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Rockhounding Gems

Campbellite Sphere

This is a test blog post, as we hook our new blog to social media. Please, however, enjoy the poem and other stuff below. Thank you.

Summer Hours: Fridays 11am-3pm.

Winter Hours begin September 6: 10am-4pm, Wednesday-Saturday. Corrected from August Newsletter.

Amidst the fields and forests, there I roam,

A seeker of the earth’s forgotten gems,

With pick and chisel, in the golden loam,

To unearth treasures from the ancient stems.

Rockhounding calls me to its rugged vales,

Where secrets lie, untold in rocky trails.

The granite cliffs, their faces proud and strong,

Reveal the tales of eons gone before,

Where crystals gleam and sparkle all day long,

Emeralds, amethysts, and so much more.

With hammer’s strike and careful, patient toil,

I free these jewels from the stubborn soil.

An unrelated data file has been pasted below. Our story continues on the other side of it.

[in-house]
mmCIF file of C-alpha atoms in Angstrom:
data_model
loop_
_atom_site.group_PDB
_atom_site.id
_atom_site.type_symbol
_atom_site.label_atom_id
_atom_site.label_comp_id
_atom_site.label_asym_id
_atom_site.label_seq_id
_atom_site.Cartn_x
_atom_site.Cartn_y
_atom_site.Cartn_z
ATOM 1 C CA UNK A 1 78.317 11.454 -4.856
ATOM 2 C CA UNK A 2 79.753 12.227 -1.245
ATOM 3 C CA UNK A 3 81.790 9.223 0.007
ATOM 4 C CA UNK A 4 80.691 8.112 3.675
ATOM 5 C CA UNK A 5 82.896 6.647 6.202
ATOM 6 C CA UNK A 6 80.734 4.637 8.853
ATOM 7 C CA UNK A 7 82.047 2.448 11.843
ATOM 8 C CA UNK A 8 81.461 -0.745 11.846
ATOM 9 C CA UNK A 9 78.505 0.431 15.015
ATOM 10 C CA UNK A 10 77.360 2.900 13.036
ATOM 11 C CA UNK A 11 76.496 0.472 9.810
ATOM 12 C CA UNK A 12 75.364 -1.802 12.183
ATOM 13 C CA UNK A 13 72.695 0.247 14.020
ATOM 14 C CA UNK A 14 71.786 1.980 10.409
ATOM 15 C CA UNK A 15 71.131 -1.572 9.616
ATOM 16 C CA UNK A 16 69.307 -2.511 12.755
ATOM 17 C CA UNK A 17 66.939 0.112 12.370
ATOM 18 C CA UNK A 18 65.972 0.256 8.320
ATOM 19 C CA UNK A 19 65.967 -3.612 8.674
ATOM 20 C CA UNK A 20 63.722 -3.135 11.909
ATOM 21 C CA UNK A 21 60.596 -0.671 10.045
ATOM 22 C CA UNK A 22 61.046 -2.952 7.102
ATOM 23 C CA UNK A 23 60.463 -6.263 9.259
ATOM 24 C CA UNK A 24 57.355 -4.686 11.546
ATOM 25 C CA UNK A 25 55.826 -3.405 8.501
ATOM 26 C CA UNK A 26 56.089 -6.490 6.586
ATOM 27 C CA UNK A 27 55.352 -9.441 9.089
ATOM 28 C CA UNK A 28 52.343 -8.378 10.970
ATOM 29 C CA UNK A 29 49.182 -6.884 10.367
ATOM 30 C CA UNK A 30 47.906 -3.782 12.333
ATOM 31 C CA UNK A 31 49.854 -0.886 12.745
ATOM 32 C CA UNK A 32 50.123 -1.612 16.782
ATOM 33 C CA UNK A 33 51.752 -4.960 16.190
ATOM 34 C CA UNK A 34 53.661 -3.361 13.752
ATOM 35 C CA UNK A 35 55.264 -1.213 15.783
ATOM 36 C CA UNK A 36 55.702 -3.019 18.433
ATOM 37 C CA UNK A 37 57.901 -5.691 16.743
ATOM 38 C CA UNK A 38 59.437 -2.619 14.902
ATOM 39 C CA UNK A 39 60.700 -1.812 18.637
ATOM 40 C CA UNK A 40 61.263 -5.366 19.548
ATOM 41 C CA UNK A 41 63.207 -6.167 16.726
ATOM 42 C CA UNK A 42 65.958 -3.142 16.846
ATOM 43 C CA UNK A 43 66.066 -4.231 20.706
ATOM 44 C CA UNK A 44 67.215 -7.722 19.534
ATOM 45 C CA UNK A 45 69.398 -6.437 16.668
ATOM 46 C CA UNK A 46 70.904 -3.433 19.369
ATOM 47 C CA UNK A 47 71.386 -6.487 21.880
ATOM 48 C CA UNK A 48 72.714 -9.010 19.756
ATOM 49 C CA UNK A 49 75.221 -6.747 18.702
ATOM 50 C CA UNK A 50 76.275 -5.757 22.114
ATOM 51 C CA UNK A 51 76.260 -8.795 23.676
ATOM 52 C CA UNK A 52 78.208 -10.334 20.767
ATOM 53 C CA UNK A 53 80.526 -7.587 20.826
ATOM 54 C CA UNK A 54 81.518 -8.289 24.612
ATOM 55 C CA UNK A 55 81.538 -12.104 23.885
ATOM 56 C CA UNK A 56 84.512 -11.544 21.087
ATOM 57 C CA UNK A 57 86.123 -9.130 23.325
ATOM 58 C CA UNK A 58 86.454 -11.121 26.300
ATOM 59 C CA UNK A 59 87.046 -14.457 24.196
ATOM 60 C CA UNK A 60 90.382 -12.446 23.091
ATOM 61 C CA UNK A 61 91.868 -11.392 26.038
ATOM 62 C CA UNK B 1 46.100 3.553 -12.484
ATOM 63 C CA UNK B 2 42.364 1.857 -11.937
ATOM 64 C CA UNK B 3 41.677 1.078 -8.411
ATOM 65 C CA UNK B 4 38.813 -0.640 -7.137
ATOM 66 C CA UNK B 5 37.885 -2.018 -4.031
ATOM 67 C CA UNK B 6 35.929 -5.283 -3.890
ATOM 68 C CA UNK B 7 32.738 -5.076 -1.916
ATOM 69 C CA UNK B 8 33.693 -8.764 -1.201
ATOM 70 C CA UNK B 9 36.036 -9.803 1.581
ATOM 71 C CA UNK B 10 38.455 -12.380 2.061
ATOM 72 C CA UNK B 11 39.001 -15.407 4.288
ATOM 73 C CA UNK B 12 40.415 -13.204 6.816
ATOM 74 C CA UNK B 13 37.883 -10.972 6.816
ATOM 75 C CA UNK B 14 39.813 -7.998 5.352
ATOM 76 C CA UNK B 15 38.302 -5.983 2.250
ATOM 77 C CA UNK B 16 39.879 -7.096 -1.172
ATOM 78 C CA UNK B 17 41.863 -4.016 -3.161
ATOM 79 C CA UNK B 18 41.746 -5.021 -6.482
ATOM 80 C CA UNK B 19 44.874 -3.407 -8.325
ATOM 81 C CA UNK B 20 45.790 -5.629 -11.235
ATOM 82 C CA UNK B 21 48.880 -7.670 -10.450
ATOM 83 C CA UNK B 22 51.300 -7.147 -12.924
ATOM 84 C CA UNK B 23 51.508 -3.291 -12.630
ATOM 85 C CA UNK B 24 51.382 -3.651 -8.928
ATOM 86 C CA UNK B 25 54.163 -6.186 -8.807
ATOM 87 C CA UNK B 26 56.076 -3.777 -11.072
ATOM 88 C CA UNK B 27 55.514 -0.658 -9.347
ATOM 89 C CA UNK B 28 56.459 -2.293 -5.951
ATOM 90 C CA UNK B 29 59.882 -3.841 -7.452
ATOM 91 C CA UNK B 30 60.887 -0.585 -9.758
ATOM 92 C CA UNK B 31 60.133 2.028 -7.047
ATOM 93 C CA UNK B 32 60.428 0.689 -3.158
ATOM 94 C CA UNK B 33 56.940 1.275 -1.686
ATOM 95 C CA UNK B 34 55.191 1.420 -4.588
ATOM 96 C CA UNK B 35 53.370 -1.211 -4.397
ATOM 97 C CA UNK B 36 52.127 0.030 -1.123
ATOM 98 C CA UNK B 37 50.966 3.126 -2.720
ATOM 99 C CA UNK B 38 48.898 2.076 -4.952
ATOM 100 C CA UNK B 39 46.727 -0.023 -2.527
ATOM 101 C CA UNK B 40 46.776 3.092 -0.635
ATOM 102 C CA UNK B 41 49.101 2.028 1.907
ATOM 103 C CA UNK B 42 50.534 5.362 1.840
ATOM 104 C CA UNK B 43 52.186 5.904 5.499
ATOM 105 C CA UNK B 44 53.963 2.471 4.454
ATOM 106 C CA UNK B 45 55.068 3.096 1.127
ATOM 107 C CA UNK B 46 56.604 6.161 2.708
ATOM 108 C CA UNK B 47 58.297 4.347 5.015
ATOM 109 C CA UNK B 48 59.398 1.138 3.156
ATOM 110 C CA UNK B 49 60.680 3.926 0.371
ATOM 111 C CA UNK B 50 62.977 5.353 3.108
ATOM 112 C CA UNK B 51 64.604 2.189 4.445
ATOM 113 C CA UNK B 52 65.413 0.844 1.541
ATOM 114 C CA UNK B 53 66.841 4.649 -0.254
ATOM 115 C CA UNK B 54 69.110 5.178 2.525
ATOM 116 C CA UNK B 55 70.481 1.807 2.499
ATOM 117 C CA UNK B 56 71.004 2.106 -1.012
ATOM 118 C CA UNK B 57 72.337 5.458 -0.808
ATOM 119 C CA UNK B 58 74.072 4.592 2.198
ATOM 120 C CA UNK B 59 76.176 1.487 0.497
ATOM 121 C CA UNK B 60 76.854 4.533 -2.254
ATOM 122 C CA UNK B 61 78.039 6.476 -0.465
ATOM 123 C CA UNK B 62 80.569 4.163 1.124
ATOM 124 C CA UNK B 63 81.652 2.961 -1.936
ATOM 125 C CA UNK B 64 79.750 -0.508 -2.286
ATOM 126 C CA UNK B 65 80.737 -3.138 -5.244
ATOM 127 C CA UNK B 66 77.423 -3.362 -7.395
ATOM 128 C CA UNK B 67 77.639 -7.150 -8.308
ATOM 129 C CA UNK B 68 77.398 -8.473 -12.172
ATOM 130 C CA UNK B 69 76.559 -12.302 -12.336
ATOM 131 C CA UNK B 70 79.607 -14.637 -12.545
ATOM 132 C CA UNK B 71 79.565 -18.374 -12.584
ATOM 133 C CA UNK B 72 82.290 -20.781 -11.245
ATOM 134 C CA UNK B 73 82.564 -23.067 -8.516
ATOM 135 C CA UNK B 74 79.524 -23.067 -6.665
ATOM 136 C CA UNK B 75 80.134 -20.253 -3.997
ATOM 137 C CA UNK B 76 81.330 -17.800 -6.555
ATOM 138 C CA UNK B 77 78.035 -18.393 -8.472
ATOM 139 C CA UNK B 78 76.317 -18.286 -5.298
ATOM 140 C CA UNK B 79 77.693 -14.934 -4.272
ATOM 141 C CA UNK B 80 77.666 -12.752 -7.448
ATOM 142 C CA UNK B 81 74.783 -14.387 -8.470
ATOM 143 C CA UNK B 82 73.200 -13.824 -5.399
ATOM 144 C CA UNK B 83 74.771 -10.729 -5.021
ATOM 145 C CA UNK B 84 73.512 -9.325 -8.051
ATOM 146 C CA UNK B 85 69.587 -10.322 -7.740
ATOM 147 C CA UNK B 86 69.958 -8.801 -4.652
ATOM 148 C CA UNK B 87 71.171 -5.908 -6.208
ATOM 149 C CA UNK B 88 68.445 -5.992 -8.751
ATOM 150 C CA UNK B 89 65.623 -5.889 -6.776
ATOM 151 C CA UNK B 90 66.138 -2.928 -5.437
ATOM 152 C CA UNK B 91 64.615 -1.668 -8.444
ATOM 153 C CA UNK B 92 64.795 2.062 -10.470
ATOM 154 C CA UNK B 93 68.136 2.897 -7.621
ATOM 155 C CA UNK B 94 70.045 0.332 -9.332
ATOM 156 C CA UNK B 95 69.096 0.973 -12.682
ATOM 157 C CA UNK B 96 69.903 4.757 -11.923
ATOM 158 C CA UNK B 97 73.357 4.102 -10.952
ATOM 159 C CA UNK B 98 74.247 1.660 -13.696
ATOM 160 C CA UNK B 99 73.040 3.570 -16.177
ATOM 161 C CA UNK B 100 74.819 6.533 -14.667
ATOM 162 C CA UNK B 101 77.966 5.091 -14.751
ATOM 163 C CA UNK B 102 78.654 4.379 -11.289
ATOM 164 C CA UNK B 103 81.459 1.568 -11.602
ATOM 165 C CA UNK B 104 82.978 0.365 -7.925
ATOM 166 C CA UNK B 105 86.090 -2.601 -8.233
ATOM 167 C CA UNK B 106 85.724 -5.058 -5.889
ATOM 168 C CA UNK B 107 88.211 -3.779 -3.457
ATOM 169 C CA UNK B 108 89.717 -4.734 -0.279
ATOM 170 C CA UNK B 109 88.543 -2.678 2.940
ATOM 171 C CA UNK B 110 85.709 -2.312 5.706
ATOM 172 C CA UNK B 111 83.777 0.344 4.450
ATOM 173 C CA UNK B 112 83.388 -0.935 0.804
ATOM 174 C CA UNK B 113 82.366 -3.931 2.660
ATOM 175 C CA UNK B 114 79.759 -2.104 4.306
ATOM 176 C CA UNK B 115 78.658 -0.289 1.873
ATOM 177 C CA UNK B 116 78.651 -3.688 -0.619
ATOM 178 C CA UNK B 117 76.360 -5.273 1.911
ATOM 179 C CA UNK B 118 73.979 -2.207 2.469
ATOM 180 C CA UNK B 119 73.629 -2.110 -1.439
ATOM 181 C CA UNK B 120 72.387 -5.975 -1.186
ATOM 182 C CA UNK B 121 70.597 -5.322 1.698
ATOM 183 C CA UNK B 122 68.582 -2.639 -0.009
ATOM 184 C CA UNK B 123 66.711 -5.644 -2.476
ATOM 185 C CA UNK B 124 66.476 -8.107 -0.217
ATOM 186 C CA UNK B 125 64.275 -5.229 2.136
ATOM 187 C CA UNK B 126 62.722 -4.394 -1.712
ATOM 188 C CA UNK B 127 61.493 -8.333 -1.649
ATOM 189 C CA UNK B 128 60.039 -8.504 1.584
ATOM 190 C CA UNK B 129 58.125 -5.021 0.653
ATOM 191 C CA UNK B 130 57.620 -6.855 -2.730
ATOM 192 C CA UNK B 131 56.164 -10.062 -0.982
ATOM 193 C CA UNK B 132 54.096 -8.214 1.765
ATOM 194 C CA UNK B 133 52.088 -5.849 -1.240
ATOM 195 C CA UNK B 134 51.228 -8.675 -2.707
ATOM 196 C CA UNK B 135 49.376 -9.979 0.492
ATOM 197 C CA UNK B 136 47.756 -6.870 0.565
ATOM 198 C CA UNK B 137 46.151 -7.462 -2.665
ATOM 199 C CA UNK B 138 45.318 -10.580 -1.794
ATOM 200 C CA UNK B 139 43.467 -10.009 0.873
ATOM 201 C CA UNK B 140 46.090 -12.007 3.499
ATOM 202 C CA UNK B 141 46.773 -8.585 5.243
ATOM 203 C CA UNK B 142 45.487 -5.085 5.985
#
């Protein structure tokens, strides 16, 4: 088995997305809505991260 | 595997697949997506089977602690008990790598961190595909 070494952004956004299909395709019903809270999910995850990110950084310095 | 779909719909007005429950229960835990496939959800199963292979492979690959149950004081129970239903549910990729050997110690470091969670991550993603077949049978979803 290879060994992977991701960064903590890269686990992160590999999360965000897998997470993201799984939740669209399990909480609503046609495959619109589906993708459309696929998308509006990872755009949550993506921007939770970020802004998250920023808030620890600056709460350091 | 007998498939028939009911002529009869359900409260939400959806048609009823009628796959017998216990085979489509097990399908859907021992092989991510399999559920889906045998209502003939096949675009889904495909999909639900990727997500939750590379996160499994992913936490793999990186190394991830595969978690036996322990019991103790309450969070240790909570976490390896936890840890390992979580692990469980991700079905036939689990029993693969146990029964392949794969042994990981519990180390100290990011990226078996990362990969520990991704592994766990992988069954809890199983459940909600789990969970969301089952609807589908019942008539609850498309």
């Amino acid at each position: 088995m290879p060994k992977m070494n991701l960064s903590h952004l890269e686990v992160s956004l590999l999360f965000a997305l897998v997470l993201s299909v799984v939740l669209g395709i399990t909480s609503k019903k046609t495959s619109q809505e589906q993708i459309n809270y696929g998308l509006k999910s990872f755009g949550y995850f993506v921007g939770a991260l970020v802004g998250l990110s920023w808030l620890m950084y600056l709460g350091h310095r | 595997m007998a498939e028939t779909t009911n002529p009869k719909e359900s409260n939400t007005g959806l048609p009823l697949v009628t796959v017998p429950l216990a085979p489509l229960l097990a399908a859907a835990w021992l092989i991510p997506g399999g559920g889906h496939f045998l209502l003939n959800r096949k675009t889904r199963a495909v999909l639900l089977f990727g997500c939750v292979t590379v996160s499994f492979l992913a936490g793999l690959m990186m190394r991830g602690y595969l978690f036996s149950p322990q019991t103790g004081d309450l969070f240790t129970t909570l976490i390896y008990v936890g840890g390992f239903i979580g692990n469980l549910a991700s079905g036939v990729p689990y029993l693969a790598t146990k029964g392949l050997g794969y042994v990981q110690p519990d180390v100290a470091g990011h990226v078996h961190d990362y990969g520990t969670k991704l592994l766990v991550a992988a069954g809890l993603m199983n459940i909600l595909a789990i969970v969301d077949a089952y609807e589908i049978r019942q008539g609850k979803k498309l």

In mountain streams, I wade with joyous glee,

To seek the opal’s opalescent glow,

A dance of colors, captivating me,

Its kaleidoscope hues, a brilliant show.

A testament to nature’s artistry,

These polished stones, a wondrous sight to see.

The desert plains hold treasures to behold,

Agates and jaspers, banded, rich, and rare,

Their vivid patterns, stories they’ve foretold,

A testament to time, they proudly bear.

With trowel and brush, I sweep away the sand,

Revealing gems, a masterpiece at hand.

Through canyons deep and forests dense, I tread,

A rockhound’s heart, forever filled with glee,

For in these stones, a history widespread,

A glimpse into the earth’s vast tapestry.

With every find, a thrilling joy is found,

Rockhounding’s passion, deep beneath the ground.

Campbellite Sphere
Campbellite Sphere currently on display at the museum

Campbellite is named for the Campbell mine, Bisbee, Arizona. It is a mixture of azurite, calcite, chrysocolla, copper, cuprite, gibbsite, malachite, and quartz. It can be used as a decorative stone including for lapidary.